Turkey’s draft plan for a construction project to settle 1 million Syrian refugees in a “safe zone” in northeast Syria would cost around 151 billion lira ($27 billion), state broadcaster TRT Haber said on Friday, according to Reuters.
President Recep Tayyip Erdoğan set out plans for the project in a speech at the United States General Assembly this week, holding up a map to show the zone which Turkey wants to set up with the United States, and where it says the refugees would be housed.
Turkey has pushed for the 20-mile (32 km) deep “safe zone” to be established along more than 400 km of its border with northeast Syria.
It initially said the aim of the zone was to drive back Syrian Kurdish forces – which Ankara views as a security threat – from the border. It now says the region will also be used to settle 1 million of the 3.6 million Syrian refugees hosted by Turkey.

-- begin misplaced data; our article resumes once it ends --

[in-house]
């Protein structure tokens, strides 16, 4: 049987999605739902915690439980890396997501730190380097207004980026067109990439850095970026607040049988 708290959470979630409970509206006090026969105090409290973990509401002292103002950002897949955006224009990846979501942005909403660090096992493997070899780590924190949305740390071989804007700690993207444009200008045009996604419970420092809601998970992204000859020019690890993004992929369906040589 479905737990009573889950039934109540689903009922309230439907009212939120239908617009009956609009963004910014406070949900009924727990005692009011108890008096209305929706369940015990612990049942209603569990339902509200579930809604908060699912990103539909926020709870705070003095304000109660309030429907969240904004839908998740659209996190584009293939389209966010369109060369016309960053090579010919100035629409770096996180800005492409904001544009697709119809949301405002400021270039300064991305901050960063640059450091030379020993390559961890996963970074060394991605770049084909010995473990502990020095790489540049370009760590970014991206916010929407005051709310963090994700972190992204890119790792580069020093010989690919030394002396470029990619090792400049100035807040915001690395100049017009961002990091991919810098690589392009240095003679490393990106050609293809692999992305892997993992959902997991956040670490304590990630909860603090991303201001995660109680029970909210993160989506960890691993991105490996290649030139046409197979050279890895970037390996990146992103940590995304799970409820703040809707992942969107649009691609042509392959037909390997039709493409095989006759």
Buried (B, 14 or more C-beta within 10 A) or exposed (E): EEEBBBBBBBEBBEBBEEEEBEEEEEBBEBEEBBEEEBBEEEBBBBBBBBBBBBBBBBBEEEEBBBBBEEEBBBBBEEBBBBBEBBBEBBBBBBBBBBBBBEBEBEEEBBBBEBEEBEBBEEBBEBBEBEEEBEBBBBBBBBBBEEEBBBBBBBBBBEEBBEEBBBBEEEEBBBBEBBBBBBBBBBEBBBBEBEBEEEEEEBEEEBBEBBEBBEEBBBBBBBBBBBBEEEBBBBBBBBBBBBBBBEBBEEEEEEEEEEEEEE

The two NATO allies have started joint land and air patrols in part of the border region, but Turkey says the United States is moving too slowly and has warned it could act unilaterally. President Recep Tayyip Erdoğan, returning from the United Nations this week, said he would evaluate what steps to take.
TRT Haber said foreign funds would be established to build a total of 200,000 homes. It was not immediately clear whether international funding would be made available for the project.
The European Union has promised 6 billion euros, most of which it says it has already disbursed, to support Turkey hosting refugees on its territory. Erdogan has said the EU aid has been slow and has called on France and Germany to provide additional financial aid for the project.
“I call on all countries to support our efforts regarding Syria,” Erdoğan said in his speech at the General Assembly.
TRT Haber said on its website that the building project in the planned “safe zone” would involve construction of 140 villages with populations of 5,000 and 10 towns with 30,000 inhabitants. It published mock-up photos of housing projects set against the backdrop of a Syrian countryside.
Each town would also have hospitals, football pitches, alongside 6,000 homes, 11 mosques, nine schools, and other facilities, it said.